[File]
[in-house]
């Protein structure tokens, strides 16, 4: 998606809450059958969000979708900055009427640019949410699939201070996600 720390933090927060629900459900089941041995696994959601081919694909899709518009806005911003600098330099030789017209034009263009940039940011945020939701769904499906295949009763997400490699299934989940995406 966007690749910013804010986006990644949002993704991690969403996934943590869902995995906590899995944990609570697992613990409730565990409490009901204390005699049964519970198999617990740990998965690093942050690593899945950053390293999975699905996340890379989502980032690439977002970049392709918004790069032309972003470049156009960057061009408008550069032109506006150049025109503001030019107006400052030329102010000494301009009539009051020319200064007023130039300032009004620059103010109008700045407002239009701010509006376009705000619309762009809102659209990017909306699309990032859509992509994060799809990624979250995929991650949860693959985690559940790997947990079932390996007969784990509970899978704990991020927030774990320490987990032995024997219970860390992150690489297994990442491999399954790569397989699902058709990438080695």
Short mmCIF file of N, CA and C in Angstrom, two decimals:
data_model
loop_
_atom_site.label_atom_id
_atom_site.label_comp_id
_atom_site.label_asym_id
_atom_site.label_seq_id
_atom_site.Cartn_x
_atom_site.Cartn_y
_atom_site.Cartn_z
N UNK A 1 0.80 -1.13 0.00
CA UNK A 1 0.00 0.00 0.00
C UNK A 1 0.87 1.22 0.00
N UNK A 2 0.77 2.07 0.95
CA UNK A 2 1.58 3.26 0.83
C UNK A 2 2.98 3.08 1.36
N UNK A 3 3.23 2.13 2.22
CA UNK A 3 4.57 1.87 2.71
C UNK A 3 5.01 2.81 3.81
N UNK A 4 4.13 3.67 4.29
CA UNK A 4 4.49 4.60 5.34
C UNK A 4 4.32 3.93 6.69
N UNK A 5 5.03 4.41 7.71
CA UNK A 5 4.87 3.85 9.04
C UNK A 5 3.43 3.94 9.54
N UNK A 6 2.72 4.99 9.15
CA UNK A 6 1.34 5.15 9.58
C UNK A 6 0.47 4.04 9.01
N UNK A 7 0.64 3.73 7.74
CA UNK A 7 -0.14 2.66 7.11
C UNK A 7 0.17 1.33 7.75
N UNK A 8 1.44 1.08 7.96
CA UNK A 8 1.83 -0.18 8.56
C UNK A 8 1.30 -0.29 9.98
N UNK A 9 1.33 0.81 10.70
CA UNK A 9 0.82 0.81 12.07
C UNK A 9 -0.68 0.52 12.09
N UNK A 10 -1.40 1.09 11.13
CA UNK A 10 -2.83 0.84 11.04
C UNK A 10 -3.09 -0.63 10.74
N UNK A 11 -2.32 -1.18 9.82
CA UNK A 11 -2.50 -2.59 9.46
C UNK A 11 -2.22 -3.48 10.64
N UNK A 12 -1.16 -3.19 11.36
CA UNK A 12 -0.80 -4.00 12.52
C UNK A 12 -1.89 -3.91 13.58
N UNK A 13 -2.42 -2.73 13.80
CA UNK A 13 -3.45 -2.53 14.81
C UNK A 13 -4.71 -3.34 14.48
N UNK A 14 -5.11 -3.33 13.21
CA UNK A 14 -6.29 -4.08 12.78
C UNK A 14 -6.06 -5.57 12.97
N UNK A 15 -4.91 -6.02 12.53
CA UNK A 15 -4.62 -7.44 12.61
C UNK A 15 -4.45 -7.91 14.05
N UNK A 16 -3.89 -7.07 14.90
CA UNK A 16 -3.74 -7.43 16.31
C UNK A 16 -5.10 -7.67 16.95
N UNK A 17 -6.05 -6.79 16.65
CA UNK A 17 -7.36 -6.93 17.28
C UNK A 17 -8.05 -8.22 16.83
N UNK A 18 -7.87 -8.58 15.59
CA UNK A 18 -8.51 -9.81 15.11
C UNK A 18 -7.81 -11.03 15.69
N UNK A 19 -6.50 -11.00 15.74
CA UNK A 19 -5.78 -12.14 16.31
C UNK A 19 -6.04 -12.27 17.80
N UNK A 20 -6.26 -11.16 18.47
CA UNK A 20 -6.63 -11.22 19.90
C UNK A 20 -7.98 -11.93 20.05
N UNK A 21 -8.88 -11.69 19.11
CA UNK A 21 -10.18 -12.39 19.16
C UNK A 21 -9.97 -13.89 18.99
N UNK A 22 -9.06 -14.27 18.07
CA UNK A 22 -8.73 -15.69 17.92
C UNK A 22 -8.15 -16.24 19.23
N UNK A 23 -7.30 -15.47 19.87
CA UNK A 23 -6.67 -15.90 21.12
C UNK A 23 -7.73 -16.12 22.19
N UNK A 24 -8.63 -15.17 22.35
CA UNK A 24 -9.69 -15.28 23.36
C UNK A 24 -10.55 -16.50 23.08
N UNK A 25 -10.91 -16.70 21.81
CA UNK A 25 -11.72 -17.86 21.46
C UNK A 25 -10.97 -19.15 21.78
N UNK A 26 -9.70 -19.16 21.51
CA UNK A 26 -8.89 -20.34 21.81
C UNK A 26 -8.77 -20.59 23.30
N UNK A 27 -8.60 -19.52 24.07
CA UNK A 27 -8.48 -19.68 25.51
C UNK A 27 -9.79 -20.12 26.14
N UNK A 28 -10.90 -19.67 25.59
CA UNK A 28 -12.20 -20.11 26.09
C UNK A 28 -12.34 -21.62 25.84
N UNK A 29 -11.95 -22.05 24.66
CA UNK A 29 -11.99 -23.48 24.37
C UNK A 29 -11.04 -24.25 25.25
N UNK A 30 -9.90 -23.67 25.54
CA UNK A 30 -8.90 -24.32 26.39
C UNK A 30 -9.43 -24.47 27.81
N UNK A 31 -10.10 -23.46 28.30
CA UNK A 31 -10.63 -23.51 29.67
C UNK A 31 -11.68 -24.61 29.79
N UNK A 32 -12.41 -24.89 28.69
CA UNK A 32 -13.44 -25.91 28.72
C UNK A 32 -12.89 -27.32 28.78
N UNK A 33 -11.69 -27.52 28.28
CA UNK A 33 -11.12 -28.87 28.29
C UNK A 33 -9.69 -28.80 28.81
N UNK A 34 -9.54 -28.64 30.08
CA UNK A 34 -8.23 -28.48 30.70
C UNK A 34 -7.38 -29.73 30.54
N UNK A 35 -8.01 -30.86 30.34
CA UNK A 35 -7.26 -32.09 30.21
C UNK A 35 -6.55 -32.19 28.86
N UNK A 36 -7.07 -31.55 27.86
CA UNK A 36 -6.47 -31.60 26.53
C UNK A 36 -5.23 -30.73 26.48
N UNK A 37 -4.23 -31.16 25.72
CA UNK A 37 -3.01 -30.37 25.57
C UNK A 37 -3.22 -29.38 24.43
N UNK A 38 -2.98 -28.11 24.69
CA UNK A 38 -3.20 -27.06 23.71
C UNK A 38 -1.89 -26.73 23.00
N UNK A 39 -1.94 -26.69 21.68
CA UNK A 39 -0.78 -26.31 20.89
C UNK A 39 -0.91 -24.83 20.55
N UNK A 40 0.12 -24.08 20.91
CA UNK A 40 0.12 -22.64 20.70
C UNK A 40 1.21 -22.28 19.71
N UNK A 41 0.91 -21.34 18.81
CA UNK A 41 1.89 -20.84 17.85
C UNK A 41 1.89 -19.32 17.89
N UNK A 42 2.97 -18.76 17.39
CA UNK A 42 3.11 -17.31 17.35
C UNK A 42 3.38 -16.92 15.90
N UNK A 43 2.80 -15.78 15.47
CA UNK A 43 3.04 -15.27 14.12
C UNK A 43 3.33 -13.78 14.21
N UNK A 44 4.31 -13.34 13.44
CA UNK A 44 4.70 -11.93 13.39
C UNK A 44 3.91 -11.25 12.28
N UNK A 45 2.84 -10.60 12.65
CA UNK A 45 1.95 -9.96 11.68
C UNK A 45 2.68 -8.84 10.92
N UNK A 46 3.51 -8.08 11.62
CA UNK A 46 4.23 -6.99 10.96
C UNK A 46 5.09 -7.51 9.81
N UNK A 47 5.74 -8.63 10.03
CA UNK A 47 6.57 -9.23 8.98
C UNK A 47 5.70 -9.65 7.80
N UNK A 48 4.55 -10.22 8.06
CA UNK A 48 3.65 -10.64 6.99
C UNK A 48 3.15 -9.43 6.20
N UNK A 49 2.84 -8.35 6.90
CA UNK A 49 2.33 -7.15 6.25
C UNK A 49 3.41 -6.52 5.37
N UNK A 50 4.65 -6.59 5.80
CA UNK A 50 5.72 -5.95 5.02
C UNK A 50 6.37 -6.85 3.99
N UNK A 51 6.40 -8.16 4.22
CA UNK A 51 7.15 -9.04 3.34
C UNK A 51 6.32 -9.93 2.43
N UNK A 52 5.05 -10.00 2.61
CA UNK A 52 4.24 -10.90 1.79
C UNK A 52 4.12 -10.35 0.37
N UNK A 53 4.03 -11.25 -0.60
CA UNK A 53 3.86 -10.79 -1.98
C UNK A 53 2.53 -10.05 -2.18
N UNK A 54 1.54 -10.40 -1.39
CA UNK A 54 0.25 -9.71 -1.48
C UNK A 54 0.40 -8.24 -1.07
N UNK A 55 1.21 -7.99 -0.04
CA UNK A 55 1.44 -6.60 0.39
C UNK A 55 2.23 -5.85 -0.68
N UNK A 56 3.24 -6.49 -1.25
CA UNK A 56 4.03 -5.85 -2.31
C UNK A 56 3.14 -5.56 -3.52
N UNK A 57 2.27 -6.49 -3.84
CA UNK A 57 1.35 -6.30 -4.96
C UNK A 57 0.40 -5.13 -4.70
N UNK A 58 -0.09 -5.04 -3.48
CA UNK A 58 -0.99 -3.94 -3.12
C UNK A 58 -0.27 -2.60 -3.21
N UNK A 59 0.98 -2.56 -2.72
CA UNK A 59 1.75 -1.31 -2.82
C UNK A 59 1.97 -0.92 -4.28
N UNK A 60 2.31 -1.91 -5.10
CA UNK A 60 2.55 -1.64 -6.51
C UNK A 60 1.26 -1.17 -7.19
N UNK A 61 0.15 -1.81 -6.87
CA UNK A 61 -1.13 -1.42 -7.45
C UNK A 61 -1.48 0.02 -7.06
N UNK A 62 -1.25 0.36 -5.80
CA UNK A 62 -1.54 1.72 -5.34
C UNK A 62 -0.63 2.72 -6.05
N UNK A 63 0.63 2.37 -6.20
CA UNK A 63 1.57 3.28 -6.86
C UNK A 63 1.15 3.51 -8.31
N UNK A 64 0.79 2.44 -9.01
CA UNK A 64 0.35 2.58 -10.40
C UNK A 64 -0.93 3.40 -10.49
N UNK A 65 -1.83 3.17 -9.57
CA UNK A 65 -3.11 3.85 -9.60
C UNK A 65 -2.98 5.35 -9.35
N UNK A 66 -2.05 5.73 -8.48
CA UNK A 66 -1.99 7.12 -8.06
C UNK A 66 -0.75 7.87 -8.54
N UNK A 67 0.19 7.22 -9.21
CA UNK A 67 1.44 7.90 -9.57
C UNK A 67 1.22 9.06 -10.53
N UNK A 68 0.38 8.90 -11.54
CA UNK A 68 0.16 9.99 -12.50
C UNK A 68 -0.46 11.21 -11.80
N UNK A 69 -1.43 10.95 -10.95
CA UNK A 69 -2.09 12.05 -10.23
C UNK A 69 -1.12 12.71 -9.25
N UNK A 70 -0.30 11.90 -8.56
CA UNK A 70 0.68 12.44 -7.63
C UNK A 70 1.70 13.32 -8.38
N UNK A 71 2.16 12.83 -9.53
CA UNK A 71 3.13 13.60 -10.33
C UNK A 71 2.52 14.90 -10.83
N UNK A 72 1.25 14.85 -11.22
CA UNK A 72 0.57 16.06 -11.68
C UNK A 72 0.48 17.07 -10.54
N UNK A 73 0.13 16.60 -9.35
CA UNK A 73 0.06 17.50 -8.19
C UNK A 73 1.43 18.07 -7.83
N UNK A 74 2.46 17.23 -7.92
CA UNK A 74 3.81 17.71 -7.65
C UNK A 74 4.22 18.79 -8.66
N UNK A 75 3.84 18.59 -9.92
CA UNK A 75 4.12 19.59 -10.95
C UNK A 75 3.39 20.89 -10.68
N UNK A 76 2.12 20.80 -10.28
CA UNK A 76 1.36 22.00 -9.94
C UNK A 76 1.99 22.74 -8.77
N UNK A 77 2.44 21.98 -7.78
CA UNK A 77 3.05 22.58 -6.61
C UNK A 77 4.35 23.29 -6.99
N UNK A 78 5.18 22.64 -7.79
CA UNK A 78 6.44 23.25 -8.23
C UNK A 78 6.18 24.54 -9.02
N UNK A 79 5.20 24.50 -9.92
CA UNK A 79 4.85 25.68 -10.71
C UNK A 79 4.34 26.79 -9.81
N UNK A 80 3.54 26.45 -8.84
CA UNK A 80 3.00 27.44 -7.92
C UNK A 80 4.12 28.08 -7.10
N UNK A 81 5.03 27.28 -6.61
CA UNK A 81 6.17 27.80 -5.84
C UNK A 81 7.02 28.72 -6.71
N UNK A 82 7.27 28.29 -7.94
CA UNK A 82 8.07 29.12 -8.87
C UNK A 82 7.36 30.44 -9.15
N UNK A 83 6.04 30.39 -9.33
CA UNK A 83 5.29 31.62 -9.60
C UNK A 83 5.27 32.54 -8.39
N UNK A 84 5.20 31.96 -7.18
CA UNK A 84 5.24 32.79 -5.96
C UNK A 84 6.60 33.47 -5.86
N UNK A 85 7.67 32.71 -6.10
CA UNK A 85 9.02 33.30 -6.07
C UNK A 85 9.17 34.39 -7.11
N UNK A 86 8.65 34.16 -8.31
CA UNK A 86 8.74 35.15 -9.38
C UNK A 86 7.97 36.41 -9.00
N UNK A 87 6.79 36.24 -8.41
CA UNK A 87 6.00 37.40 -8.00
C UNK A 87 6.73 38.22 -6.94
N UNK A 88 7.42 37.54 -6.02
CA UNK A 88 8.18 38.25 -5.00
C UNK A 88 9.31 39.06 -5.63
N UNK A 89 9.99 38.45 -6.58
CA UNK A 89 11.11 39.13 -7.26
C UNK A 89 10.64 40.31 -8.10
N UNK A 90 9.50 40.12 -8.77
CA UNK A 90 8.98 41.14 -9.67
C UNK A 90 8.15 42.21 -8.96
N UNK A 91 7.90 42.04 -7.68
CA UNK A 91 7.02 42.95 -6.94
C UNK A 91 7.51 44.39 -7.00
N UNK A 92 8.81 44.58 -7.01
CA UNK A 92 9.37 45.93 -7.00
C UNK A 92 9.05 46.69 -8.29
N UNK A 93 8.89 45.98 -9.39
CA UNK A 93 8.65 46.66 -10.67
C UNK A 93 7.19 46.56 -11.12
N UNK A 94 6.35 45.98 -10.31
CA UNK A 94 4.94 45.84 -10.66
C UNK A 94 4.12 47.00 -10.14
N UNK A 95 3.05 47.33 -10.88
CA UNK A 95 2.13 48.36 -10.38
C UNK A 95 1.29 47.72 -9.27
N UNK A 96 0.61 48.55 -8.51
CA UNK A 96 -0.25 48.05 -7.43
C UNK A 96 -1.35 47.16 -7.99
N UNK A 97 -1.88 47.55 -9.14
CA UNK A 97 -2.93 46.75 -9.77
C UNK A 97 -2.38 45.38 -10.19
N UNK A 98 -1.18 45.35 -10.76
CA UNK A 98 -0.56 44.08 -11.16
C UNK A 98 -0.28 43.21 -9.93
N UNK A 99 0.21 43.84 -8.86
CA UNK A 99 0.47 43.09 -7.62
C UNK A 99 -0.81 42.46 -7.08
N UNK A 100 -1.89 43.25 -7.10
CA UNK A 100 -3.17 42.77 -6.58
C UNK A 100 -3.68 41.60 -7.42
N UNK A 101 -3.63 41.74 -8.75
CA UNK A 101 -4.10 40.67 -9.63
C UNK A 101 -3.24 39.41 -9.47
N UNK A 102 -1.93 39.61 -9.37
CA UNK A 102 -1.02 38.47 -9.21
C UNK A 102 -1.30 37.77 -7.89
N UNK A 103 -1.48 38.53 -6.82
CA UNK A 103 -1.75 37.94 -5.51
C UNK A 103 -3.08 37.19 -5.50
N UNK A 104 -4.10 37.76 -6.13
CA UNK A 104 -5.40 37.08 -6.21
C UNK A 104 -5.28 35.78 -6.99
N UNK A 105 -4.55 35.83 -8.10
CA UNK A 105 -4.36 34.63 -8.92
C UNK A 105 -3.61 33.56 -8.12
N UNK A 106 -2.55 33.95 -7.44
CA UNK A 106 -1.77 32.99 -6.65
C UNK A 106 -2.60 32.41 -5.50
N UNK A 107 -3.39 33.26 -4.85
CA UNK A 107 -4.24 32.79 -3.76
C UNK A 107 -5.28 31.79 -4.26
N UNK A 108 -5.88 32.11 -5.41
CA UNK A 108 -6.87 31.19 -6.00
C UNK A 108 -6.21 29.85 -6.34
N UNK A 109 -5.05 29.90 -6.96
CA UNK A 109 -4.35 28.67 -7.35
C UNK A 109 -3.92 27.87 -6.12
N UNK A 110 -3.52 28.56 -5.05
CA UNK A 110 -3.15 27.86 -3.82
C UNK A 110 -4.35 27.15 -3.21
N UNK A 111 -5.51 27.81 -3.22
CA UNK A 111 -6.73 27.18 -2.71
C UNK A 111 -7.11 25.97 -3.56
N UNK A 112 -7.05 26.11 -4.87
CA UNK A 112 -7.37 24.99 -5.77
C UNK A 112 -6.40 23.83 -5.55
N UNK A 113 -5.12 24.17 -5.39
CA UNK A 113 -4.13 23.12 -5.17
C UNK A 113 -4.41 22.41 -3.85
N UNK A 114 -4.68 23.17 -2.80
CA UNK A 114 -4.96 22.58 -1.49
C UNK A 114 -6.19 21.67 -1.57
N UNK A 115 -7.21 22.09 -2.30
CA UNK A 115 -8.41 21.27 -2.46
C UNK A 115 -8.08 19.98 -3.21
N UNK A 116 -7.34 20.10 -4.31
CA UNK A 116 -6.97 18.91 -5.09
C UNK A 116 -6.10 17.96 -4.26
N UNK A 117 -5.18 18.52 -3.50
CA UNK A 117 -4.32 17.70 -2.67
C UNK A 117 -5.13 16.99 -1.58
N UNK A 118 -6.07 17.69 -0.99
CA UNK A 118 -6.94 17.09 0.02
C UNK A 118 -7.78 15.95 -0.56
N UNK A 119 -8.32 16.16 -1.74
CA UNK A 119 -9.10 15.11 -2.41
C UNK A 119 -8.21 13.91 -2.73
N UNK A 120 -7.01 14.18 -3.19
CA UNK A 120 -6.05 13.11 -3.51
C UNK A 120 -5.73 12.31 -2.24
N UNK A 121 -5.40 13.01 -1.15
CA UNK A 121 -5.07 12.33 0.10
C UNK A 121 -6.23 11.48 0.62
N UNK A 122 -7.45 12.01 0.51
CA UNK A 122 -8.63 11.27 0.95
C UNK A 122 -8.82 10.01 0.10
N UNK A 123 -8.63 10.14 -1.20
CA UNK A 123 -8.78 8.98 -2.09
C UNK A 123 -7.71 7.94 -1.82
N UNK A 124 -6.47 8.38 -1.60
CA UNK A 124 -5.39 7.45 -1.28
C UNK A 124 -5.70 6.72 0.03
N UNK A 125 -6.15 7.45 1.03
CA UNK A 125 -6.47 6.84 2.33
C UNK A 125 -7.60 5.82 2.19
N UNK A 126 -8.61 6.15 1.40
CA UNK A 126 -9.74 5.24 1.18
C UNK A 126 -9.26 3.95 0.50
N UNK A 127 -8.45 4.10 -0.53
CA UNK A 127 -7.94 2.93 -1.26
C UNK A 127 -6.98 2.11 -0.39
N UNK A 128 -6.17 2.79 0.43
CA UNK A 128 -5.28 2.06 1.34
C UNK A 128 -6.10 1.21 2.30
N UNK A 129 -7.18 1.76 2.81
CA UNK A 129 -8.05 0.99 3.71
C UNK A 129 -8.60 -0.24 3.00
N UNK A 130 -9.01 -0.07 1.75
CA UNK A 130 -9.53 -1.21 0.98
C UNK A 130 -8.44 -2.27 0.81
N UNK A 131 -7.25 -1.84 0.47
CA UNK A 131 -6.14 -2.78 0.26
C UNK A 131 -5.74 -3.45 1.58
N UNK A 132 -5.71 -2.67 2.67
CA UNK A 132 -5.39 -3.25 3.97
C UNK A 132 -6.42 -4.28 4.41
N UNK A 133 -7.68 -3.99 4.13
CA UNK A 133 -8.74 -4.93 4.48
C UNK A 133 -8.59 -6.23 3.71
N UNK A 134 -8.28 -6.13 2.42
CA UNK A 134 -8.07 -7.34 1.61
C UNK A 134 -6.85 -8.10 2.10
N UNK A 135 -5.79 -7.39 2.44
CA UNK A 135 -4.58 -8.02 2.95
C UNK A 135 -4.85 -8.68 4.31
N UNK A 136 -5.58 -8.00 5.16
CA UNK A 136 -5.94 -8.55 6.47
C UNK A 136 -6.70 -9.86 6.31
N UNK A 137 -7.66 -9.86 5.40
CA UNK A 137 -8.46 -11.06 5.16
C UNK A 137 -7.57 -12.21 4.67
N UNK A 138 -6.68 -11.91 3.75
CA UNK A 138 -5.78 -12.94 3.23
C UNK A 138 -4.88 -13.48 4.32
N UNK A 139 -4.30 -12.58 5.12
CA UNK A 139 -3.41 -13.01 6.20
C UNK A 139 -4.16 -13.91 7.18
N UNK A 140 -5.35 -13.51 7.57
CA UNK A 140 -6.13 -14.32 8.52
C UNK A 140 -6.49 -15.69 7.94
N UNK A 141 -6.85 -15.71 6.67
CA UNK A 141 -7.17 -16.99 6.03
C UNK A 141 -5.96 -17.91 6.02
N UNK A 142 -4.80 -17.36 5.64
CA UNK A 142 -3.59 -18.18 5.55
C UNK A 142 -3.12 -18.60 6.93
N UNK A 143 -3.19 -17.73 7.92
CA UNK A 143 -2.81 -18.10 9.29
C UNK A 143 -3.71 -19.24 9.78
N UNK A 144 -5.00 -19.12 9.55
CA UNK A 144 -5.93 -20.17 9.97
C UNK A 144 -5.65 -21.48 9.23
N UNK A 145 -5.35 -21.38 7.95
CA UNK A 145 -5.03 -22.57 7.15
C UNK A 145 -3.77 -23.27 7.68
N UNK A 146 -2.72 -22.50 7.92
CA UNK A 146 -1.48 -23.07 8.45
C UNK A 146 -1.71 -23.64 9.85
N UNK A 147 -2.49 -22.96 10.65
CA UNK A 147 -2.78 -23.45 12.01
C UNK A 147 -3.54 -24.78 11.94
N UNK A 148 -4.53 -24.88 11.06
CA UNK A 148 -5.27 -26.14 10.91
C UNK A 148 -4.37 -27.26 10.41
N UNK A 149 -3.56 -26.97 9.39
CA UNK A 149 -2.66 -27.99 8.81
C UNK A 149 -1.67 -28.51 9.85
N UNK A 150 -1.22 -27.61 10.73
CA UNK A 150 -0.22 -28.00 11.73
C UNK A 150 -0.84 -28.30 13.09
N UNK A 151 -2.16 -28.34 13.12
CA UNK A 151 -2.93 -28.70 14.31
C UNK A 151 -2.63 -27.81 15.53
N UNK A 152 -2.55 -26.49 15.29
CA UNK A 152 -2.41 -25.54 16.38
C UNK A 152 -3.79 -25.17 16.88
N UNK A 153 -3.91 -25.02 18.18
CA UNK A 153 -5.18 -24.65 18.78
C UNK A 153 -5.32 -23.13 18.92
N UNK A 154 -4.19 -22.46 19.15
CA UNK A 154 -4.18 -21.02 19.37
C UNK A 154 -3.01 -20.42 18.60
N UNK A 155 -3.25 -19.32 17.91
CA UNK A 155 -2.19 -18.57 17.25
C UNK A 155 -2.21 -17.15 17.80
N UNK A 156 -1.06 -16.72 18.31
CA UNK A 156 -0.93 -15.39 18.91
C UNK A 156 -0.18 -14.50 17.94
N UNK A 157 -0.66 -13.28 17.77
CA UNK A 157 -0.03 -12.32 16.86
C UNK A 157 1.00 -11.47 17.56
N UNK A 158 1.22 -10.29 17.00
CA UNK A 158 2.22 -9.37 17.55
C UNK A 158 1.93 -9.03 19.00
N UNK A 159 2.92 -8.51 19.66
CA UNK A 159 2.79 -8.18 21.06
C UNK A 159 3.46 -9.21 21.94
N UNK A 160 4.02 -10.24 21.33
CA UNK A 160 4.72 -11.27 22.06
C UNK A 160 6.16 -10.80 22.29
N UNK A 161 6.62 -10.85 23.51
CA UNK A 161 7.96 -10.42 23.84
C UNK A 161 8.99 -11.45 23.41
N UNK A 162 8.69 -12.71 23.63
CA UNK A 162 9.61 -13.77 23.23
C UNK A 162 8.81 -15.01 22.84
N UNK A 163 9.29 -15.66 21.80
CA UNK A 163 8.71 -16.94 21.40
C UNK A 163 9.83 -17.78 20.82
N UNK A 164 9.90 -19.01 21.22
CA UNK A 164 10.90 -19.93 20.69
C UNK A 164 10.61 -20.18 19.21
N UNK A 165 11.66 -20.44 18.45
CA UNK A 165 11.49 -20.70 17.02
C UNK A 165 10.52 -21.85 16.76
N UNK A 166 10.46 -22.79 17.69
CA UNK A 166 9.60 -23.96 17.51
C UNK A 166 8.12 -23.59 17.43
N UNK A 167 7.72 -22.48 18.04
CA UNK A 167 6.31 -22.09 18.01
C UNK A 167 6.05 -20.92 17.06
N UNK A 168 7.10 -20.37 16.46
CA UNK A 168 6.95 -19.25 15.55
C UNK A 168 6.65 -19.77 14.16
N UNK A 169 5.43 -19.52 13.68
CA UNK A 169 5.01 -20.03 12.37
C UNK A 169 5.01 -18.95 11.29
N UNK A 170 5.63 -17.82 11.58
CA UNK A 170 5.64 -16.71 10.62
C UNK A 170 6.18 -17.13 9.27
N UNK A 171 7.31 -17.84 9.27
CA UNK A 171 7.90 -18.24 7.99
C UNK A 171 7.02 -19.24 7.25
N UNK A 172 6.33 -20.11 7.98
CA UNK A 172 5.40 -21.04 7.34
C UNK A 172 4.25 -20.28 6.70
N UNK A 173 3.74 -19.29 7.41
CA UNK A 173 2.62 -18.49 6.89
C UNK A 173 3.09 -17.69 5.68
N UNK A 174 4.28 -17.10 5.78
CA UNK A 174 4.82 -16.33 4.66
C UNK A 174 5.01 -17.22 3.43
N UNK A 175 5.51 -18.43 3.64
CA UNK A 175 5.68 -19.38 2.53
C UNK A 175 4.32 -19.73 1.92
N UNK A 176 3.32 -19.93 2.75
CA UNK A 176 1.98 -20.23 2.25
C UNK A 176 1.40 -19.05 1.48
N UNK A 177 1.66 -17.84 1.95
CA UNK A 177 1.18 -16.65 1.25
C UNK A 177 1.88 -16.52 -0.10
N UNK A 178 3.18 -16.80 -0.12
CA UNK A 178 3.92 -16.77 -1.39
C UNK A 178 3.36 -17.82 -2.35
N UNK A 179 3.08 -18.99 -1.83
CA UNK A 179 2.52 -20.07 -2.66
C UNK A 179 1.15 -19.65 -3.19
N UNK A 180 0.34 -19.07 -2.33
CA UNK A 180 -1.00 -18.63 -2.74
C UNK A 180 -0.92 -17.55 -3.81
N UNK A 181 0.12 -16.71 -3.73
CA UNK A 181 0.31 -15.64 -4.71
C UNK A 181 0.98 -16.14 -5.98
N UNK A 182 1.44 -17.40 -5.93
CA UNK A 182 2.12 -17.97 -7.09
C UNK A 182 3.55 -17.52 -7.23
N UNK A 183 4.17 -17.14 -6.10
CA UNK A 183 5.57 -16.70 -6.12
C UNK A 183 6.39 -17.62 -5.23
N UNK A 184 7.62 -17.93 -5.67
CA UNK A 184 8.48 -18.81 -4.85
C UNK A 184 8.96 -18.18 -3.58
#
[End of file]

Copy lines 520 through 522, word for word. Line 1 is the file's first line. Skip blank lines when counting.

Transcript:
N UNK A 170 5.63 -17.82 11.58
CA UNK A 170 5.64 -16.71 10.62
C UNK A 170 6.18 -17.13 9.27